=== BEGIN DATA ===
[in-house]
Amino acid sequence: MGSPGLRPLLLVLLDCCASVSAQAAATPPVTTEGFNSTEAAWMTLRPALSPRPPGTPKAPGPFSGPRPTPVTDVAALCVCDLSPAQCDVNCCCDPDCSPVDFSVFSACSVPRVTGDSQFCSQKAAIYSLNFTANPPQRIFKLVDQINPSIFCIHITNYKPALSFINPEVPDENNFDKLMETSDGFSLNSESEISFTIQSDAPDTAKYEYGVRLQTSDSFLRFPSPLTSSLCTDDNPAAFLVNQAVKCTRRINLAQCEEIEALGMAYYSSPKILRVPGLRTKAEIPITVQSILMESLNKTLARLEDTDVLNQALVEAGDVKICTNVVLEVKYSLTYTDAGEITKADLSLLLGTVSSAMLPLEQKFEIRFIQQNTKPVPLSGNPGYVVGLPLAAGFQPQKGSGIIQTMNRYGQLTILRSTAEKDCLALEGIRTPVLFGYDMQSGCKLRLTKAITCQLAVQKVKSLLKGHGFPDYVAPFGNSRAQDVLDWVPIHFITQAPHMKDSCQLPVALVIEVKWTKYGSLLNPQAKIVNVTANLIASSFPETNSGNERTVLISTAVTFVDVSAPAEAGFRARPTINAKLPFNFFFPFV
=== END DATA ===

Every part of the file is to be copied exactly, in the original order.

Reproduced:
[in-house]
Amino acid sequence: MGSPGLRPLLLVLLDCCASVSAQAAATPPVTTEGFNSTEAAWMTLRPALSPRPPGTPKAPGPFSGPRPTPVTDVAALCVCDLSPAQCDVNCCCDPDCSPVDFSVFSACSVPRVTGDSQFCSQKAAIYSLNFTANPPQRIFKLVDQINPSIFCIHITNYKPALSFINPEVPDENNFDKLMETSDGFSLNSESEISFTIQSDAPDTAKYEYGVRLQTSDSFLRFPSPLTSSLCTDDNPAAFLVNQAVKCTRRINLAQCEEIEALGMAYYSSPKILRVPGLRTKAEIPITVQSILMESLNKTLARLEDTDVLNQALVEAGDVKICTNVVLEVKYSLTYTDAGEITKADLSLLLGTVSSAMLPLEQKFEIRFIQQNTKPVPLSGNPGYVVGLPLAAGFQPQKGSGIIQTMNRYGQLTILRSTAEKDCLALEGIRTPVLFGYDMQSGCKLRLTKAITCQLAVQKVKSLLKGHGFPDYVAPFGNSRAQDVLDWVPIHFITQAPHMKDSCQLPVALVIEVKWTKYGSLLNPQAKIVNVTANLIASSFPETNSGNERTVLISTAVTFVDVSAPAEAGFRARPTINAKLPFNFFFPFV